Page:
Where Does Soil Come From?


12 Answers

vijanti dhanji Profile
vijanti dhanji answered
Soil is the name given to worm out rock particles of different sizes which are mixed with decaying and plant or animal matter. Generally, the layers of materials found above the solid rocks of the earth are soil. This soil covers the land as an almost continuous blanket. The top few centimeters of soil which are occupied by plant roots and other living things is called topsoil. This layer is dark in color, because it contains most of the humus found in the soil.

Humus, as we have already learnt, is the black or brown organic part of soil which is formed by the decay of animal and plant matter. Humans also contain chemical substances which most plants need. Below the region of dark topsoil is a region of lighter soil known as subsoil. The subsoil is made up of large soil particles and stones. A layer of rock lies below the subsoil.There are some useful protozoa that help to make soil more fertile by increasing the nitrate content of the soil. Still other protozoa make the soil less fertile by destroying the nitrogen-fixing bacteria in the soil.
Anonymous Profile
Anonymous answered
The soil comes from the weathering of rocks,it is also from roots of trees and plants
Sudipa Sarkar Profile
Sudipa Sarkar answered
The loose and powdery articles in earth in which plants grow is called soil. It is made up of very small pieces of rock were once parts of larger rocks. Water with chemicals in it will dissolve and wear away some kinds of rocks. Changes in temperature often help break rocks into small pieces. The heating and cooling of rocks may cause cracks to appear. Water gets into cracks, freezes and cracks the rocks even more. Even plant roots may cause rocks to break. Sometimes the seeds of trees fall into cracks in rocks, the seeds sprout, and as the roots of the plants grow, they help split the rock. Wind also helps crumble rocks by hurling sand against the rocks.

But this is the only beginning of soil making. To make real soil, the sand or fine particles of rock must have "humus" added to it. Humus is an organic material that comes from plants and animal bodies. The bodies of almost all dead land plants and animals become a part of soil, through the work of bacteria.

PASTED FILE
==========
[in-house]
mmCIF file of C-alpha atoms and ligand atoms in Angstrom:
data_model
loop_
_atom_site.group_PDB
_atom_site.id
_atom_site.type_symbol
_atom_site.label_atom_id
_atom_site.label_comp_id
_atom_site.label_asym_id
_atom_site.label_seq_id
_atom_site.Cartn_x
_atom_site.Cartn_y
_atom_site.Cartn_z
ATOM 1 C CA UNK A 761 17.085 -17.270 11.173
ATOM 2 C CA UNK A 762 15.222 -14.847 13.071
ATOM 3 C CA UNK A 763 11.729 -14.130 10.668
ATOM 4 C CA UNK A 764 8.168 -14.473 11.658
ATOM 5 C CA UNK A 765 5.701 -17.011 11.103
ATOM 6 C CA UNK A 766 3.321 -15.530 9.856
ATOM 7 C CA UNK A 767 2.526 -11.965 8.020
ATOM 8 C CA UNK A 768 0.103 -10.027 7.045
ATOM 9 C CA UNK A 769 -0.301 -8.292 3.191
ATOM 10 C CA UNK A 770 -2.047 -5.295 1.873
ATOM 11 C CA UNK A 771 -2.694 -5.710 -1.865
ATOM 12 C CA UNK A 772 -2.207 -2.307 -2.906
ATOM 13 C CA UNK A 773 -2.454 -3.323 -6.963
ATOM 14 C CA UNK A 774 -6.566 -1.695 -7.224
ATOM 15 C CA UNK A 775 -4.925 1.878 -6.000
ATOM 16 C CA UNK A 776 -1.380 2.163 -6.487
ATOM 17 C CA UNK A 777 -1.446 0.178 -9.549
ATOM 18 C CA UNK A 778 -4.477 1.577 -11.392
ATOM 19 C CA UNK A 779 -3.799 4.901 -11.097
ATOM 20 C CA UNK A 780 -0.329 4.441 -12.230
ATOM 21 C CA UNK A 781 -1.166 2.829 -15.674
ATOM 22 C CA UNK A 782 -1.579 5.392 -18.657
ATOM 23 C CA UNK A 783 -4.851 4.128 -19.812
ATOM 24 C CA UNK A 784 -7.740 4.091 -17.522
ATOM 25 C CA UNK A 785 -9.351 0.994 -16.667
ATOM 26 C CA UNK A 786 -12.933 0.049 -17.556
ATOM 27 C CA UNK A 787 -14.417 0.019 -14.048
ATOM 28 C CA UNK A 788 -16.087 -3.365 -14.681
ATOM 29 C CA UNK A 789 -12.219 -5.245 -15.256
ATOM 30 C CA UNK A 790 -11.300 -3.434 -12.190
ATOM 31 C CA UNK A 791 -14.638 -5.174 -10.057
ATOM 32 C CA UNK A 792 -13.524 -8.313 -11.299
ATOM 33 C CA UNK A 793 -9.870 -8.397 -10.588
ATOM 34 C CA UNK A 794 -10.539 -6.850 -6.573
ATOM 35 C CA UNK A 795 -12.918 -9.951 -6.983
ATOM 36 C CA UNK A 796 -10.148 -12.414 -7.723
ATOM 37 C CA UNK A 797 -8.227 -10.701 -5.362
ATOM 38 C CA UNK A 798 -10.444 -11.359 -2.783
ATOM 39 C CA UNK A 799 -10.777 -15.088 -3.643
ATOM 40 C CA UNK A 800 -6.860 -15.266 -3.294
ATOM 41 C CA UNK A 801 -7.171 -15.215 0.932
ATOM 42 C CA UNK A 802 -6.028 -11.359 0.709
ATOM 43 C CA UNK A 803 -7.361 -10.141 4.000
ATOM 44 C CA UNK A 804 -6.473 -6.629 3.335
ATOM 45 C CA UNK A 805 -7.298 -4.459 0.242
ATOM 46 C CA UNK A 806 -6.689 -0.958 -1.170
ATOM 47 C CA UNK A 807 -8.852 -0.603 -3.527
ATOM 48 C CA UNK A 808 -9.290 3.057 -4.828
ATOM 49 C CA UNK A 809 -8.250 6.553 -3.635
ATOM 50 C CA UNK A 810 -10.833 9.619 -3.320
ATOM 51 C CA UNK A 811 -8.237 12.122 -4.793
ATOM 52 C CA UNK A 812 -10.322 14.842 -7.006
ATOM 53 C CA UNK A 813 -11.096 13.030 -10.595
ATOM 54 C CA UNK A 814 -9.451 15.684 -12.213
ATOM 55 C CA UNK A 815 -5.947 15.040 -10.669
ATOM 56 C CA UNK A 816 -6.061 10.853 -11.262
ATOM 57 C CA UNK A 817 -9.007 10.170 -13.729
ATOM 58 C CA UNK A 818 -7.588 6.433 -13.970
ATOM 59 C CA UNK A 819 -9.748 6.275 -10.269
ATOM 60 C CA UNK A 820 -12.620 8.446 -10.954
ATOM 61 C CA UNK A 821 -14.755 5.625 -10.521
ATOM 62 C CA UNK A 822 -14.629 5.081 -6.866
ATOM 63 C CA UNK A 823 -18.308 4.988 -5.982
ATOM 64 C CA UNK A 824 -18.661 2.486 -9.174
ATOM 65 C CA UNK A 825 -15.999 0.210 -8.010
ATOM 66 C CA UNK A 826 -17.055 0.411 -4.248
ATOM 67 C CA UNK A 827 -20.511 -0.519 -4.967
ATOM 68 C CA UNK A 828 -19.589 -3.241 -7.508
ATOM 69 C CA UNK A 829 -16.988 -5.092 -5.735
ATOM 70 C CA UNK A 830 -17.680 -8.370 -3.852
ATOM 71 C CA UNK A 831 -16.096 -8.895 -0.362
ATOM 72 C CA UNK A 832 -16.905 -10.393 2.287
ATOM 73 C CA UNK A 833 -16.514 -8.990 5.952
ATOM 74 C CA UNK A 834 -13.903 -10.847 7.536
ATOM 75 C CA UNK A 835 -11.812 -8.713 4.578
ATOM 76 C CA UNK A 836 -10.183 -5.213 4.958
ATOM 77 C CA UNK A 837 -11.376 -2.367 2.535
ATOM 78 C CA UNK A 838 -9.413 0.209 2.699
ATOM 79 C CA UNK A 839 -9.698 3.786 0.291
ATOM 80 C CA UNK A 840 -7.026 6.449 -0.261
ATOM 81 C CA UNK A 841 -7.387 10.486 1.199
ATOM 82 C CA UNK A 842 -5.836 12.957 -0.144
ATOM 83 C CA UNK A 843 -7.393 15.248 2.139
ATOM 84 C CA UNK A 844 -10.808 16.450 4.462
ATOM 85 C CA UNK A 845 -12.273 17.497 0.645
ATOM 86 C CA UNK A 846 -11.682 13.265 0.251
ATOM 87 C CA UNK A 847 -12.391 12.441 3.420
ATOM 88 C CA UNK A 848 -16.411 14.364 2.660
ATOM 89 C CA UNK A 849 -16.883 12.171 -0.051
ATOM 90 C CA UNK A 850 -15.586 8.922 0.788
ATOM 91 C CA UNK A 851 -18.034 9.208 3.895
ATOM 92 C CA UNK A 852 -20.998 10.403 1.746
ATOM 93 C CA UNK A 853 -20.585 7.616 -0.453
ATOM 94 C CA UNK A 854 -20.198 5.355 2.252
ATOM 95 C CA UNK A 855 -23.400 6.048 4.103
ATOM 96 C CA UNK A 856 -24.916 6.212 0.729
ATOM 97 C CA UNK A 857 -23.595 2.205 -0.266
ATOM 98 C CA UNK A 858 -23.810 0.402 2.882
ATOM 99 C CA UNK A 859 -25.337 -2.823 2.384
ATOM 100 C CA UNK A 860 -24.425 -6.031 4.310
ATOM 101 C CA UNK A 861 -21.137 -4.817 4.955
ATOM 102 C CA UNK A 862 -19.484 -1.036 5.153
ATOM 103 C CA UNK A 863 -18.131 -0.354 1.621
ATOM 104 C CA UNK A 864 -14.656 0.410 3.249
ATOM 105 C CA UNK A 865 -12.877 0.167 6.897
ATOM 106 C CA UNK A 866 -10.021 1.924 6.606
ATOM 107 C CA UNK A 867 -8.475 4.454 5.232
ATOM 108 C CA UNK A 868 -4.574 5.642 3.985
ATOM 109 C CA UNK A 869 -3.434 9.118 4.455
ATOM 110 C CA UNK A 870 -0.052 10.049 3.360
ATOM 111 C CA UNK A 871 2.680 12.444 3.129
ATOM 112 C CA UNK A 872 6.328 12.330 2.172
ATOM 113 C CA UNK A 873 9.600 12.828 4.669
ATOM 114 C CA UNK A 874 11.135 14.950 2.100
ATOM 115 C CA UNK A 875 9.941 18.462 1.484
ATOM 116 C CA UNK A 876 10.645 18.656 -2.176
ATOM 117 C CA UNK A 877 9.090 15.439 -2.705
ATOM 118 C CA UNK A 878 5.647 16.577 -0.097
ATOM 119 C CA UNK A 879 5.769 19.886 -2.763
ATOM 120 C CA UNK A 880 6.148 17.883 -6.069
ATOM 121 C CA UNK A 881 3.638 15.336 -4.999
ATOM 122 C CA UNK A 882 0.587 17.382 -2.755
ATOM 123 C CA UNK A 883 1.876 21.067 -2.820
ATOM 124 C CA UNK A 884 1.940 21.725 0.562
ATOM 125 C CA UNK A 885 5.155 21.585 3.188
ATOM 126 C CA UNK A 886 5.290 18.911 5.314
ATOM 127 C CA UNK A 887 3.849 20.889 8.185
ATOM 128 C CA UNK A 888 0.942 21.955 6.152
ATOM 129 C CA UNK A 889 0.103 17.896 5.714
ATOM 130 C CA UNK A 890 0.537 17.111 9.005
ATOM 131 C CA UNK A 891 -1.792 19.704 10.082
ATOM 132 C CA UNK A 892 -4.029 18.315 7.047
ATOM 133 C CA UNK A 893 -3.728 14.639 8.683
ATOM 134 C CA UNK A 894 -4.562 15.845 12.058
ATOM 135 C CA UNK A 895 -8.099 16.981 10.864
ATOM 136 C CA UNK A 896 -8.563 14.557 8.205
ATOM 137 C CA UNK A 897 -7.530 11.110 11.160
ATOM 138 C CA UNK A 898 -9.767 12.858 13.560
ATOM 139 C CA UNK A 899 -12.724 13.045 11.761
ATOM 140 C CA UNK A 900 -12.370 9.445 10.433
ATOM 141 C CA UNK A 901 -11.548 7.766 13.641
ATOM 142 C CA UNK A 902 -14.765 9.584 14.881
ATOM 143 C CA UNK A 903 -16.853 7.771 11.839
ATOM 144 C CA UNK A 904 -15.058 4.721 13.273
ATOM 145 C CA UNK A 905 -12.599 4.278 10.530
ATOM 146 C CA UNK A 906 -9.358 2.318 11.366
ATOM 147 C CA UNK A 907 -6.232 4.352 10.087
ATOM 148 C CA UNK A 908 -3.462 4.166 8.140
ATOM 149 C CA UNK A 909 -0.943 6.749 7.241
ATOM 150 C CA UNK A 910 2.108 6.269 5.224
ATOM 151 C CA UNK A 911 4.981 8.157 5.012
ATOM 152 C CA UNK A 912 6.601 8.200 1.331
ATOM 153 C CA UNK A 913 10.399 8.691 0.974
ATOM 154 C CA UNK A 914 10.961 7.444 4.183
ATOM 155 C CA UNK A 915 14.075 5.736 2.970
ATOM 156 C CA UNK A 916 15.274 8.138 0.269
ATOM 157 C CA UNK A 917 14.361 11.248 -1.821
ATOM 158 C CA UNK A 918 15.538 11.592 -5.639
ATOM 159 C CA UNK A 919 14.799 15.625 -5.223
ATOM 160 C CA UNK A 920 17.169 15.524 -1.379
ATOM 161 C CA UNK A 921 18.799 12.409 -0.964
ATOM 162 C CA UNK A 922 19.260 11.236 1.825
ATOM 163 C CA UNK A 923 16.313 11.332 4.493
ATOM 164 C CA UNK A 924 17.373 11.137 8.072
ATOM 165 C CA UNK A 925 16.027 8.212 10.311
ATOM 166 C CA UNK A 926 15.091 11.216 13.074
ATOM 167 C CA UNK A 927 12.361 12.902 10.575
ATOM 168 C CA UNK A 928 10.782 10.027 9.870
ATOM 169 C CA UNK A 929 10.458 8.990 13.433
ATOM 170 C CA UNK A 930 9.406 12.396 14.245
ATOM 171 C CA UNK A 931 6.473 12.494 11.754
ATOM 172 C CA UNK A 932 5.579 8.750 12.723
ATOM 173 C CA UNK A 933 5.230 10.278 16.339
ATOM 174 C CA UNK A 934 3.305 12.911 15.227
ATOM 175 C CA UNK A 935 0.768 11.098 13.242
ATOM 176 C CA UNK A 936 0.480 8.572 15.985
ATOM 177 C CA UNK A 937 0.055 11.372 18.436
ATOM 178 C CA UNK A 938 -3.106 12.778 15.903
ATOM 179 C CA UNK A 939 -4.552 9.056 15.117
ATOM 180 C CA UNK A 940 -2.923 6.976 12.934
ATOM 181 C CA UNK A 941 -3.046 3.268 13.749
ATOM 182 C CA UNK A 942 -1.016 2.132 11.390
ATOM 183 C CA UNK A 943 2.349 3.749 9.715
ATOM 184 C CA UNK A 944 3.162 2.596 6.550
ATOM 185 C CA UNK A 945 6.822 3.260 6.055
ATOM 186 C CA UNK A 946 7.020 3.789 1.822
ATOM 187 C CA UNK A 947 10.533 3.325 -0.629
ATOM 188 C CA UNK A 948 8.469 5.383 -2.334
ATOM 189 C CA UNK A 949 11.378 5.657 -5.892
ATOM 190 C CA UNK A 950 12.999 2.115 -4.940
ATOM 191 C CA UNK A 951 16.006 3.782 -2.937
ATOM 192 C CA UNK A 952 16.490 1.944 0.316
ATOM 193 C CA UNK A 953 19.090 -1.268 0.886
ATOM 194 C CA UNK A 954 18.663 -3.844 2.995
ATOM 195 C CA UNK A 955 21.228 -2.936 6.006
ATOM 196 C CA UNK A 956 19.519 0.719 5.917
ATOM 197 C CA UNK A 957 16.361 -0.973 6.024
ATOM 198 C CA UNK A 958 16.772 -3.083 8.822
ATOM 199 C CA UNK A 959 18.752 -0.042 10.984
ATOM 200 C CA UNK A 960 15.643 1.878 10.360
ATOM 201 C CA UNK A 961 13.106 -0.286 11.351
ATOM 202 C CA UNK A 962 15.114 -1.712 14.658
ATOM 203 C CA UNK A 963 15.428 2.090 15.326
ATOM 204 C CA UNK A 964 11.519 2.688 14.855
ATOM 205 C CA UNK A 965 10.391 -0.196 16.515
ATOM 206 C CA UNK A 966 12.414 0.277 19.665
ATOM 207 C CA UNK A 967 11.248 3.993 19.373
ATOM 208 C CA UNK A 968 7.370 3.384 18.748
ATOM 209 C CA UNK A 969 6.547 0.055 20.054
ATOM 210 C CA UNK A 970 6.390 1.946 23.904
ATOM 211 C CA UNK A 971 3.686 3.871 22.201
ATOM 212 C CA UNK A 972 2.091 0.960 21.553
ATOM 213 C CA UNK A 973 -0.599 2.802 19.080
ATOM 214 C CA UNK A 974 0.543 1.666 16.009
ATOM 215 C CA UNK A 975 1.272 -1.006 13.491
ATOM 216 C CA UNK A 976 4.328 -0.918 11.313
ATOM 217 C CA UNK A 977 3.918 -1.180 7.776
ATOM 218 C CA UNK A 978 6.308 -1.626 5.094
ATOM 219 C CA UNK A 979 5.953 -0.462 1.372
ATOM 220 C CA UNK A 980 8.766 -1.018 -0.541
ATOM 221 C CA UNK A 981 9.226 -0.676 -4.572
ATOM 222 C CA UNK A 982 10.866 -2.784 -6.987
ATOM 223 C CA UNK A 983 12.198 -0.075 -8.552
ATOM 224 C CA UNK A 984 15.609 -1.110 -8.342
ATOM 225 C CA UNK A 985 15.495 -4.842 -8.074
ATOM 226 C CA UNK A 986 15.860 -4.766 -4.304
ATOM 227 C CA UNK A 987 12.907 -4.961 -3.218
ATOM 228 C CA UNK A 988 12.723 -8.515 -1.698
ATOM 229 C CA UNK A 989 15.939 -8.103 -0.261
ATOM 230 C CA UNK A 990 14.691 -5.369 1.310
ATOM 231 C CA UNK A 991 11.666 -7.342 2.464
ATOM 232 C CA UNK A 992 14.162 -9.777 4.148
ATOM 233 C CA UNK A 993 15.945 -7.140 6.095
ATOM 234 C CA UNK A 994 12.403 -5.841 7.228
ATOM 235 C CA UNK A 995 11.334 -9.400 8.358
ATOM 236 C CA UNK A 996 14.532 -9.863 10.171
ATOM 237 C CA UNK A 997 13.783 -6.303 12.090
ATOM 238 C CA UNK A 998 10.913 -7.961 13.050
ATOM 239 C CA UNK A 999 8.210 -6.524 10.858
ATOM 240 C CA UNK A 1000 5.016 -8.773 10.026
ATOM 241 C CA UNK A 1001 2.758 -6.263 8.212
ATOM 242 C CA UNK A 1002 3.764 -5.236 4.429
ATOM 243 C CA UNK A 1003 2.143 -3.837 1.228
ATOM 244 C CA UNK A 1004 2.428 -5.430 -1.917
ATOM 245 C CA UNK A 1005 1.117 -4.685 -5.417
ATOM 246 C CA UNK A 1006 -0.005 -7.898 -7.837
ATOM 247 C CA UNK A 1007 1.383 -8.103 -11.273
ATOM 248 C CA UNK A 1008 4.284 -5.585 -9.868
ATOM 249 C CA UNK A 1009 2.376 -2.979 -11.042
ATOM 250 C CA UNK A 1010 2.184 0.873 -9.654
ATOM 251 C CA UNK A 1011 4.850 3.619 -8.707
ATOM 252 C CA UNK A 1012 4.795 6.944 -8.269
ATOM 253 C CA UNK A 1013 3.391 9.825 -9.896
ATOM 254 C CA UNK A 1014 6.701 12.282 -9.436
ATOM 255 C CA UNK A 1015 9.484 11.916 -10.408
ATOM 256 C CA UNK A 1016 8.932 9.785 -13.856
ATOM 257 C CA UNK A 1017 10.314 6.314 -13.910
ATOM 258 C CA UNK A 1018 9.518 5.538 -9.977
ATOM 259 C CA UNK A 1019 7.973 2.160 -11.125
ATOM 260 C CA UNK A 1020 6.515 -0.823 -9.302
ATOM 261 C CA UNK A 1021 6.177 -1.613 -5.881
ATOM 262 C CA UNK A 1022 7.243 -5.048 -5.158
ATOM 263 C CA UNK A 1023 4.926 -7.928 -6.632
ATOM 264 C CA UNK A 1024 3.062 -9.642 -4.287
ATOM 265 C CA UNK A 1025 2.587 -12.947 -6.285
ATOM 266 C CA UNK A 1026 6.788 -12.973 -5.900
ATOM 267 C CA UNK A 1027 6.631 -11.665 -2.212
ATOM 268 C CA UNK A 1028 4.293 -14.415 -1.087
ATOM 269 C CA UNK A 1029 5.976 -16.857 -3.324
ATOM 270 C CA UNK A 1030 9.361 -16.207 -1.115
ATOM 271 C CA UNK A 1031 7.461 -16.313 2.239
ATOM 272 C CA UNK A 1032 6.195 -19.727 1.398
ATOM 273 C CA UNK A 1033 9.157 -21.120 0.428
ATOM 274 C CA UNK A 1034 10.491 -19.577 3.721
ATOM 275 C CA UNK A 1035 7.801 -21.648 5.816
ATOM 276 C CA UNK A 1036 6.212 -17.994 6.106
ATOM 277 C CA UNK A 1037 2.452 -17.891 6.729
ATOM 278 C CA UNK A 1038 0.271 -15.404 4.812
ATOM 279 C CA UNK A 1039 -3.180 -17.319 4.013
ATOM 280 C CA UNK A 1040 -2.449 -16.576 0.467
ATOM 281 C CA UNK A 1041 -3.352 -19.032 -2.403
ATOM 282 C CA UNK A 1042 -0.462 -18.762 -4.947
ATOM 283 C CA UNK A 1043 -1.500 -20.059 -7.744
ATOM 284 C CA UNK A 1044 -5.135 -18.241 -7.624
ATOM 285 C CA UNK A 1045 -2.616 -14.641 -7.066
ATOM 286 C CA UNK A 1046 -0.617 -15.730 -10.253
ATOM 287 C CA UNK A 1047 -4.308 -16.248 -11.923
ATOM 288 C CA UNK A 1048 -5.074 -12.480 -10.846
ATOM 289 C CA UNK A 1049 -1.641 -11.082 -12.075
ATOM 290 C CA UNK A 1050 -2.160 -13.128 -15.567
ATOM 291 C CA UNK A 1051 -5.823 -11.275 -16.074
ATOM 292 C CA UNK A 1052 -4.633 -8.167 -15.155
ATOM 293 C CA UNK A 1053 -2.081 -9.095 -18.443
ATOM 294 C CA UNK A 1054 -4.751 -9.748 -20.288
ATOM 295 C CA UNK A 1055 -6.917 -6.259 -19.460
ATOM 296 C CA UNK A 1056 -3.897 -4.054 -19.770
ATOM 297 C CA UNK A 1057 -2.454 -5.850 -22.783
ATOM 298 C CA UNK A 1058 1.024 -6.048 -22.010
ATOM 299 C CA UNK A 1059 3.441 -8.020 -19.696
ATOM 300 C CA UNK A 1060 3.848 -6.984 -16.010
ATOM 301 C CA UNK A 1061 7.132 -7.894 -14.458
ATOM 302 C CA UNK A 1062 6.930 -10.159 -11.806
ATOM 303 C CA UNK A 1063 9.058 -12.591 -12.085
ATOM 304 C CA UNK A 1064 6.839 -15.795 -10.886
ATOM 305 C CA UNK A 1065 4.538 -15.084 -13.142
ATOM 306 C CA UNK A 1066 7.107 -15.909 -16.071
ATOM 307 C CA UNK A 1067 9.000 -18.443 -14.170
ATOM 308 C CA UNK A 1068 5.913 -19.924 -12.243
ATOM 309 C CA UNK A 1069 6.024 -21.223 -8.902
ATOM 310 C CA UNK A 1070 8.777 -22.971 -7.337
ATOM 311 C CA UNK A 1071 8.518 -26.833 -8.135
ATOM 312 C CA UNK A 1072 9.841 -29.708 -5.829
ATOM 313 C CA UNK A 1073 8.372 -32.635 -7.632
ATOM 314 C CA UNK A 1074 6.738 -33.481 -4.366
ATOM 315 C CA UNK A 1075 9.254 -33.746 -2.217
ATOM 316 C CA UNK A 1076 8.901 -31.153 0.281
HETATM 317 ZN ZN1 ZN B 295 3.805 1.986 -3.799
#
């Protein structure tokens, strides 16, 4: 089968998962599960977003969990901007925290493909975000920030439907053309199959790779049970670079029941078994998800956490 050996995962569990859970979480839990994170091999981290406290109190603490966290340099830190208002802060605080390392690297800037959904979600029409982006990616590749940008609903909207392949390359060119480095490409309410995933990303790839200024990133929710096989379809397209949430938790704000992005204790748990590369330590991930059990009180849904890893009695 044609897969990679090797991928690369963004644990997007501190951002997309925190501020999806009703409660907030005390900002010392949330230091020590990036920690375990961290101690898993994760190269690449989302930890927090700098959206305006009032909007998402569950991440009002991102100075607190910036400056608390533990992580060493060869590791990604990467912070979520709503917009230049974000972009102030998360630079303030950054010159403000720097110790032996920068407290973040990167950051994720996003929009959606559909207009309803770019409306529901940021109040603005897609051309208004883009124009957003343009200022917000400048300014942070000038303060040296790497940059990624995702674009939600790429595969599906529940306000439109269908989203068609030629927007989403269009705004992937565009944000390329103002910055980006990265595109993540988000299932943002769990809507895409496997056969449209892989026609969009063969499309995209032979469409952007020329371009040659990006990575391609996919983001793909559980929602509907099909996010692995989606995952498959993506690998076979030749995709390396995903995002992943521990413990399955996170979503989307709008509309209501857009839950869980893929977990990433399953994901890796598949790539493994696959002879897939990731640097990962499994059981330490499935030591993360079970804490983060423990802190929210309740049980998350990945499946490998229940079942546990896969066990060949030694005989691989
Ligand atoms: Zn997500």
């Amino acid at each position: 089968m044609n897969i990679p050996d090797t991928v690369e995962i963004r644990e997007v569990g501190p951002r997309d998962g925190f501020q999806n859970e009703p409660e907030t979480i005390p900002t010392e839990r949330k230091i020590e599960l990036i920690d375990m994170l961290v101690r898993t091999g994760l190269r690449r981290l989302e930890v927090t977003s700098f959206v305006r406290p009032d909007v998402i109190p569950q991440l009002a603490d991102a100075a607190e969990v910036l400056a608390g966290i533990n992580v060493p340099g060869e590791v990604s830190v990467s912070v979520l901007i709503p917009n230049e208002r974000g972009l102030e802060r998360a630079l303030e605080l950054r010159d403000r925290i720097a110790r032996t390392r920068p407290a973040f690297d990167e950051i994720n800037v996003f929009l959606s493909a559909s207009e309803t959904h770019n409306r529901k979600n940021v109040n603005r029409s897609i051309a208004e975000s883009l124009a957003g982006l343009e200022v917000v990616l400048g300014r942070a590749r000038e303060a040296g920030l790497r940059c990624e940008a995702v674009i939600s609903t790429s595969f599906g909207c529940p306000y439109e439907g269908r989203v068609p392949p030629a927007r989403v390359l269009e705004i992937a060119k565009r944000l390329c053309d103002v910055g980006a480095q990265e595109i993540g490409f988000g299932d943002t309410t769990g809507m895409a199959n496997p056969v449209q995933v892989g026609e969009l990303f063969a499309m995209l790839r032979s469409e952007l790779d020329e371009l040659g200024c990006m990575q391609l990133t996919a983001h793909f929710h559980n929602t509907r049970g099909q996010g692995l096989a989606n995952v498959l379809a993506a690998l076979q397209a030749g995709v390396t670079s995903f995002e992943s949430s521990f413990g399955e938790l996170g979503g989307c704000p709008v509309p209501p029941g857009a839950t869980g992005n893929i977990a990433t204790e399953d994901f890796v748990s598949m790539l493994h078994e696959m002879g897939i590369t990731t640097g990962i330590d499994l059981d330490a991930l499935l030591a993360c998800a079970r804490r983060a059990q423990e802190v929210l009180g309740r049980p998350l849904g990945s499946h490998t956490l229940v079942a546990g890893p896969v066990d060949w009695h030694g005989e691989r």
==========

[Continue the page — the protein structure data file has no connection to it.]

Bacteria cause the plants and animals to decay and make the soil fertile. Earthworms and many kinds of insects help to make the soil rich. The richest layer of soil is at the top and is called "topsoil". This has much humus in it. The next layer, which is called "subsoil", contains mostly bits of rock. The layer beneath is bedrock, which is under the soil everywhere.
Anonymous Profile
Anonymous answered
Soil doesn't just appear out of nowhere. A magician doesn't wave a magic wand and...poof!... Soil shows up. And it's not made in a soil factory. Soil comes from broken up pieces of rock and dead leaves, tree limbs, and dead bugs-those kinds of things.
Anonymous Profile
Anonymous answered
Soil forms from deceying and organic matter or when plants go in to rocks and brake them a part
Lily James Profile
Lily James answered

Soil is basically a naturally occurring object. It is a loose and unconsolidated covering of broken rock particles. It also includes decaying organic matter. Soil is a substance from which our planet earth takes it name.

Soil is capable of supporting life on earth. The particles of soil pack together in a loose way. This gives rise to a soil structure that is filled with pore spores. These pores consist of soil solution and air.

Soil color is the result of chemical and biological weathering. It is used in agriculture. The moister the soil, the fertile it will be. It is also used in mining and construction industry.
Anonymous Profile
Anonymous answered
Worms eat each other
Glen Thornbury Profile
Glen Thornbury answered
Their are many things among those are wind, rain, plate shifting, earthquakes, volcano's, heat and cold, animal wast, decaying mater, ants, worms, waves, and tides. Their are more!
liz Profile
liz answered
As animals dig through the soil, they break it up, permitting more are and water to enter. .../Q: [How soil is formed] 

earthworms help break apart soil

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